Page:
By Dave Lee
Senior Account Manager, New Build, ABB Marine & Ports
Tug owners are cutting emissions and increasing automation. Subject to technology choices, ‘greener’ tugs are a global phenomenon today, while the autonomous tugs of tomorrow are starting to emerge.
Around the world, there is a growing appetite for hybrid and electric technology in tugboat operations. In the Asian and European towage markets, owners are responding to increasingly stringent regulations on air emissions in ports by investing in cleaner, more efficient propulsion. In the United States, too, the movement towards greener propulsion solutions is beginning to gather pace, partly driven by regulation but also by efforts from large corporations to reduce emissions using smarter solutions.
Energy efficiency tops the agenda
To assist vessels far larger than themselves, tugboats rely on the ability to generate a great deal of force, and in this regard, the conventional high-horsepower diesel engine serves them well. However, most of the time tugs operate far below their power capacity, with their engines therefore working at speeds well below optimum efficiency. At a time when vessel emissions have never been under closer scrutiny, tug owners have been at the frontline of those seeking smarter technologies that optimize efficiency whatever the engine load.
One result has been a growing preference for the types of hybrid and electric propulsion systems that use power more strategically, and can quickly align with a tugboat’s dynamic, unpredictable operations to achieve energy savings and reduced emissions. If a vessel is fitted with one of these systems during construction, it will also be far easier to upgrade as technology matures; in this sense, for its approximately 30-year lifespan, a tug specified with hybrid/electric propulsion today can be ‘futureproof’.
Finding the best fit
The motivation for going hybrid is clear. Yet with a variety of options available, tugboat operators need to make an informed decision. ABB Marine & Ports integrates everything from liquefied natural gas (LNG)/electric hybrid, battery hybrid and diesel electric to power take-off/power take-in (PTO/PTI), full battery and hydrogen fuel cells. Each option has its merits, and the vessel’s specific operating profile and preferences by technology users in different locations will determine which system is the best match.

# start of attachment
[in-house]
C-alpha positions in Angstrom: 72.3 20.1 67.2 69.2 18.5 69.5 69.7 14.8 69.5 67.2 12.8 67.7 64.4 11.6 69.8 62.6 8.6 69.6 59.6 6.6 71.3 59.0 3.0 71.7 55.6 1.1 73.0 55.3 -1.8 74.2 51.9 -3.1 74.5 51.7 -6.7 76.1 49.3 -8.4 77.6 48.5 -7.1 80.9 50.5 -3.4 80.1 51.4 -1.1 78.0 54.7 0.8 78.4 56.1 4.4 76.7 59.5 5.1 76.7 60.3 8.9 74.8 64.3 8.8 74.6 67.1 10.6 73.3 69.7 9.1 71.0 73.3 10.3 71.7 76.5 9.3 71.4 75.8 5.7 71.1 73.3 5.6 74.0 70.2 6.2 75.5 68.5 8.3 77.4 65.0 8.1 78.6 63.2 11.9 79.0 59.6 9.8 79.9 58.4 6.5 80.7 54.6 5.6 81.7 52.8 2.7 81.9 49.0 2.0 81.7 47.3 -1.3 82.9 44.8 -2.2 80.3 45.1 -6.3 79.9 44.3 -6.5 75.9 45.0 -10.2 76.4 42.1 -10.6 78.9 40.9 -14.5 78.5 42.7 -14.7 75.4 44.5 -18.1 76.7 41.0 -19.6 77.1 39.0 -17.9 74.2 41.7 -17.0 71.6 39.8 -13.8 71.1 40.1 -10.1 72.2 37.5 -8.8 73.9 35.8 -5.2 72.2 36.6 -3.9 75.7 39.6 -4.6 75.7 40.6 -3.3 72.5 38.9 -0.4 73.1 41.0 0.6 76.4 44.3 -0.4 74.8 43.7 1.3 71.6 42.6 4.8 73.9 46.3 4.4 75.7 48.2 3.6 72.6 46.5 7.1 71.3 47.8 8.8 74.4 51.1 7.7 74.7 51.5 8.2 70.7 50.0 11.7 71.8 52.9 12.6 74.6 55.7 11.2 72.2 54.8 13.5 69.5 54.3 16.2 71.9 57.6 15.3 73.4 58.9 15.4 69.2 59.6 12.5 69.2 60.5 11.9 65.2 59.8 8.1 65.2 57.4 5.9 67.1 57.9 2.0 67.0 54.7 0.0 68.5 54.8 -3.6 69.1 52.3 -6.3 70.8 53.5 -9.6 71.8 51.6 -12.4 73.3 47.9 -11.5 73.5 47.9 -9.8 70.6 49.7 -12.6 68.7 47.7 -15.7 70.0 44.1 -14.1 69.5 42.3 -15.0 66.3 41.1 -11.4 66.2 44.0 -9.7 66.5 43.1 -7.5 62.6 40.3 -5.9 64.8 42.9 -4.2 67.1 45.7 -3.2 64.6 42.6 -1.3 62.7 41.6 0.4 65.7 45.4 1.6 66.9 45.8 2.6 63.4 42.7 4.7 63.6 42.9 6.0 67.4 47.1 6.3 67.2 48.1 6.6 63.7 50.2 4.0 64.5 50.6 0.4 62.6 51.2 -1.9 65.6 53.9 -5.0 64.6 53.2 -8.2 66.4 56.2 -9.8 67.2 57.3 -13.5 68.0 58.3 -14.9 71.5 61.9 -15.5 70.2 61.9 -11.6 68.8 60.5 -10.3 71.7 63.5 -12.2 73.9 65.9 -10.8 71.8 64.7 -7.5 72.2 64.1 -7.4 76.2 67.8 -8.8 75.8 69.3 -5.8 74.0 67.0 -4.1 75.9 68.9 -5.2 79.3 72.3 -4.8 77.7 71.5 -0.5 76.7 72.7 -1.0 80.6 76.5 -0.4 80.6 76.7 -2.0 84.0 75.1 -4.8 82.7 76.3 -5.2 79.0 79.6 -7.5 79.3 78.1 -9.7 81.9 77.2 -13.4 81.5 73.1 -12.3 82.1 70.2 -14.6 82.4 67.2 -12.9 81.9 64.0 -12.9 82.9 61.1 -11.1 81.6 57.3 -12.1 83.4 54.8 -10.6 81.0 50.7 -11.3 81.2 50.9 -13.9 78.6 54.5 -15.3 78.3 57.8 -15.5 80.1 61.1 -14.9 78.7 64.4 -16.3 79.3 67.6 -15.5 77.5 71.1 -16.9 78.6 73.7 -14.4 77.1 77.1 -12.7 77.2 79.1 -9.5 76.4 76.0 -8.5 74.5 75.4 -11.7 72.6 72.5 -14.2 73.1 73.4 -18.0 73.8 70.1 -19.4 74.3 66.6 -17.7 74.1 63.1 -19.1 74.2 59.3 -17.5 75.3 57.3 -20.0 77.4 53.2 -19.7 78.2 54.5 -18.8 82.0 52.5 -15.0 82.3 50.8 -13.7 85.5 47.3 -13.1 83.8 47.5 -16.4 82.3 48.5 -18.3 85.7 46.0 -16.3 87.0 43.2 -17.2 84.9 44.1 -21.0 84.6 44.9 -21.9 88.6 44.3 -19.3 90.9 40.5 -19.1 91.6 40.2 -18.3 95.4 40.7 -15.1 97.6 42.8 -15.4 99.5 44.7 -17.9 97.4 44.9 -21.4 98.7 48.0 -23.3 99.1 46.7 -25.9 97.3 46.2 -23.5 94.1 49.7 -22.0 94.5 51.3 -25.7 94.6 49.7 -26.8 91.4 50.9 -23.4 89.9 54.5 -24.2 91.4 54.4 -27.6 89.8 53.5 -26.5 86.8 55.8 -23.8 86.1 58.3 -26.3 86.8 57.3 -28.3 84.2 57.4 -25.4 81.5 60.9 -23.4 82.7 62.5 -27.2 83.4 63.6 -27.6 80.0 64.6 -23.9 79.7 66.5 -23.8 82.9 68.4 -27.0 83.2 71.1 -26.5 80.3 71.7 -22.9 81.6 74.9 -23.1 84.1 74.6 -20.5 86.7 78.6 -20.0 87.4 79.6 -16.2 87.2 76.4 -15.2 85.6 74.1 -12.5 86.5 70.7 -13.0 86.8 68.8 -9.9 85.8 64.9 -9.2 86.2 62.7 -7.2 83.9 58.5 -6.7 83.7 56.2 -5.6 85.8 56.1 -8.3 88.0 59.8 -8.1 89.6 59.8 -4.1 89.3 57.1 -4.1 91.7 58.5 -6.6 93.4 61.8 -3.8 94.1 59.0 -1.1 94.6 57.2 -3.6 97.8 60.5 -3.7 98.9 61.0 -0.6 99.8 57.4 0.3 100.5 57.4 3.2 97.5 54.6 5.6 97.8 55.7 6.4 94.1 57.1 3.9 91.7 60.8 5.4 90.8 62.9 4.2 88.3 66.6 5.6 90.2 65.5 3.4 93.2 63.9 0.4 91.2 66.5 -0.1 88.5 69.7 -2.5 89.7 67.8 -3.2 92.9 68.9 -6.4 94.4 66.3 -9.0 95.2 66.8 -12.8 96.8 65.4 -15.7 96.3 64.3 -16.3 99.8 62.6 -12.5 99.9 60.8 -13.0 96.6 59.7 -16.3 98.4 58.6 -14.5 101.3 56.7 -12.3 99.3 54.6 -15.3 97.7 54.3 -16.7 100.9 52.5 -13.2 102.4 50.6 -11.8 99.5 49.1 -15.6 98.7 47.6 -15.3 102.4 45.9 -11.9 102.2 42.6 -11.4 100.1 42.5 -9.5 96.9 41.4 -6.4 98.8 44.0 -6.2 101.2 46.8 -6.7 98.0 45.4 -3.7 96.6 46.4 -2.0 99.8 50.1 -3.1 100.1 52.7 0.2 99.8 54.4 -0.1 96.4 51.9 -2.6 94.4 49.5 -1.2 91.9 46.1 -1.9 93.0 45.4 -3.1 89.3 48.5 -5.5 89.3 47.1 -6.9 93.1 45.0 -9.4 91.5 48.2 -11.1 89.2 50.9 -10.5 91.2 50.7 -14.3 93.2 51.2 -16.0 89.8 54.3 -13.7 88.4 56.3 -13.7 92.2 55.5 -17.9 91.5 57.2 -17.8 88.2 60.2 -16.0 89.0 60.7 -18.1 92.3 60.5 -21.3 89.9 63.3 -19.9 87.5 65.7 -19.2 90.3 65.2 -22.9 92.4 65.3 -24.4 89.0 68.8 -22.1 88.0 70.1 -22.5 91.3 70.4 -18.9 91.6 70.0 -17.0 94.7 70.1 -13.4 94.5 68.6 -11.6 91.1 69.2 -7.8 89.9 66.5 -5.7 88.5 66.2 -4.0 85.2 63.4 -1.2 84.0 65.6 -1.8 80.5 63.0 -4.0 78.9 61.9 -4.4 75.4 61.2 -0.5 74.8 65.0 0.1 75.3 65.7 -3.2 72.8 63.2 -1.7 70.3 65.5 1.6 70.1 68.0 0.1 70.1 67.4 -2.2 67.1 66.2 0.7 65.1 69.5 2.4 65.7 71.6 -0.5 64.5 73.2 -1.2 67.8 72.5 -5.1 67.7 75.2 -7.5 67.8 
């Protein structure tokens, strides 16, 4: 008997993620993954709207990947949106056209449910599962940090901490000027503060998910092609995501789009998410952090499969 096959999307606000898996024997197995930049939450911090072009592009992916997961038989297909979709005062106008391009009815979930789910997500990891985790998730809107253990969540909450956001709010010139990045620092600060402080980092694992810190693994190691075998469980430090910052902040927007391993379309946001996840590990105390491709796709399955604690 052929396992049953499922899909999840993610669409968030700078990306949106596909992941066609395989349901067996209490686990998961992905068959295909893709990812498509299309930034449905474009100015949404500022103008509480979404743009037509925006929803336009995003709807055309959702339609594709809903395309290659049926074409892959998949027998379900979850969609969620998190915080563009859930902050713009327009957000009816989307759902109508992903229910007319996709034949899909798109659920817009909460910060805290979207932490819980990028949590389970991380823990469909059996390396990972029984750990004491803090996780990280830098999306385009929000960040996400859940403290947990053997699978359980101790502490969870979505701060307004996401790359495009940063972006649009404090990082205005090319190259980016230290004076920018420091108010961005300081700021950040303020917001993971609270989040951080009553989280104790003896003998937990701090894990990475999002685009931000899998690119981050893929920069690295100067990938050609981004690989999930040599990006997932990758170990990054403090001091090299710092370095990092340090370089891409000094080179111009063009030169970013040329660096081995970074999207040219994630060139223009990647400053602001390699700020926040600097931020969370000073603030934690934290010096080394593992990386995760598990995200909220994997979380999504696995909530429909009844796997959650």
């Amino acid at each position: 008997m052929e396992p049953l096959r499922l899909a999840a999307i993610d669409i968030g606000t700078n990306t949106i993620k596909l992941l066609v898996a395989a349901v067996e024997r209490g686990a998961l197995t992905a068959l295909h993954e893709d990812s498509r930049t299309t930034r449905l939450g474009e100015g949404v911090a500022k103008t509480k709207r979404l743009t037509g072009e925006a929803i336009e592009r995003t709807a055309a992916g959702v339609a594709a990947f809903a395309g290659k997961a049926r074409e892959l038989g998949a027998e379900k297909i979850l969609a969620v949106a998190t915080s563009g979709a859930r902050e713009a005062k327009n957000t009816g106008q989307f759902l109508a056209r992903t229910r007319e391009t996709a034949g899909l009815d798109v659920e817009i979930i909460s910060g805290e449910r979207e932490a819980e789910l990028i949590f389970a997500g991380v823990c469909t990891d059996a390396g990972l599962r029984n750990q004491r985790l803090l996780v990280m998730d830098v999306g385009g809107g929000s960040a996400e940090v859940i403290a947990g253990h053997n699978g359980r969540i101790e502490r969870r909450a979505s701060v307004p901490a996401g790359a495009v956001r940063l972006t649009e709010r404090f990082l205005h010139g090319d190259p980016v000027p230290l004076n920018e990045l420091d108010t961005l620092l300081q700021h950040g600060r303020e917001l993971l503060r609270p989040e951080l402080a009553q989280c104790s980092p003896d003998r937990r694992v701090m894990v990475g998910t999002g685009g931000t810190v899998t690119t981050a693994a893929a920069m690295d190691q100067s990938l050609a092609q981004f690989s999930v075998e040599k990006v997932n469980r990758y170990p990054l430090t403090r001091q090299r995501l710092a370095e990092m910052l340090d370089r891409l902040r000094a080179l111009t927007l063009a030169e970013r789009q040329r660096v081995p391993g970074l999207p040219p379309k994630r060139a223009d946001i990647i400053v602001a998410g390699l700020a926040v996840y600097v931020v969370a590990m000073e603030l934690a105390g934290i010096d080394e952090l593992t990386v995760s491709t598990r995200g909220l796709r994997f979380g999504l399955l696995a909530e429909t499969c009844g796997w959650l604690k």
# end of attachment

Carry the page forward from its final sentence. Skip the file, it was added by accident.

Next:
For example, the combination of LNG as a marine fuel and electric motors handling dynamic loads delivers a highly efficient, low-emissions solution to the tugboat operator, but its suitability relies on the presence of fueling infrastructure in port. Full battery systems, meanwhile, can be among the most economical and environmentally friendly options but they can only be contemplated when necessary charging facilities are available.
With a wealth of experience in alternative propulsion technologies, ABB Marine & Ports aims to help tugboat owners to deploy their installed system in the most efficient way, no matter what their starting point.
A host of alternatives
An alternative propulsion technology of choice in the U.S., for example, is the PTO/PTI system, which strikes the balance between environmental and commercial drivers. This is an efficient hybrid technology in which the same unit can be used as a generator, booster motor or alternative power source. It entails only a partial shift from the conventional setup, which explains its popularity in a country that is still testing the waters on hybrid propulsion.
Sometimes, however, PTO/PTI systems are not sufficient for meeting emissions reduction targets because the operator’s profile is not the most suitable fit for them. It may be that the large main engine is still in use most of the time, and the power for the electric boost motors is supplied by smaller engines without advanced emission controls. This can in fact lead to increased carbon emissions.
Issues like this demand individual consideration, where ABB identified its role as that of a partner with operators as they seek smarter solutions, helping them to navigate the hybrid landscape and find the right option for their profile.
Electric. Digital. Connected.
The same partnering role is being played in the development of autonomous tugs, particularly in east- and southeast-Asian markets, where operators are seeking to assist crew and minimize the risk of human error.
To give an example, ABB, in collaboration with Keppel O&M’s technology arm, Keppel Marine and Deepwater Technology (KMDTech), is working on jointly developing the technology for autonomous vessels and retrofitting a 32-meter harbor tugboat with leading-edge digital solutions, enabling autonomous vessel operations in the Port of Singapore at the end of 2020. Upon project completion, the vessel is anticipated to be South Asia’s first autonomous tug.
Interest in the beneficial technologies that point towards the future operation of autonomous tugboats is greater than ever, as the need for safe, fuel-efficient towage operations becomes more urgent. The tugs of the future will be electric, digital and connected.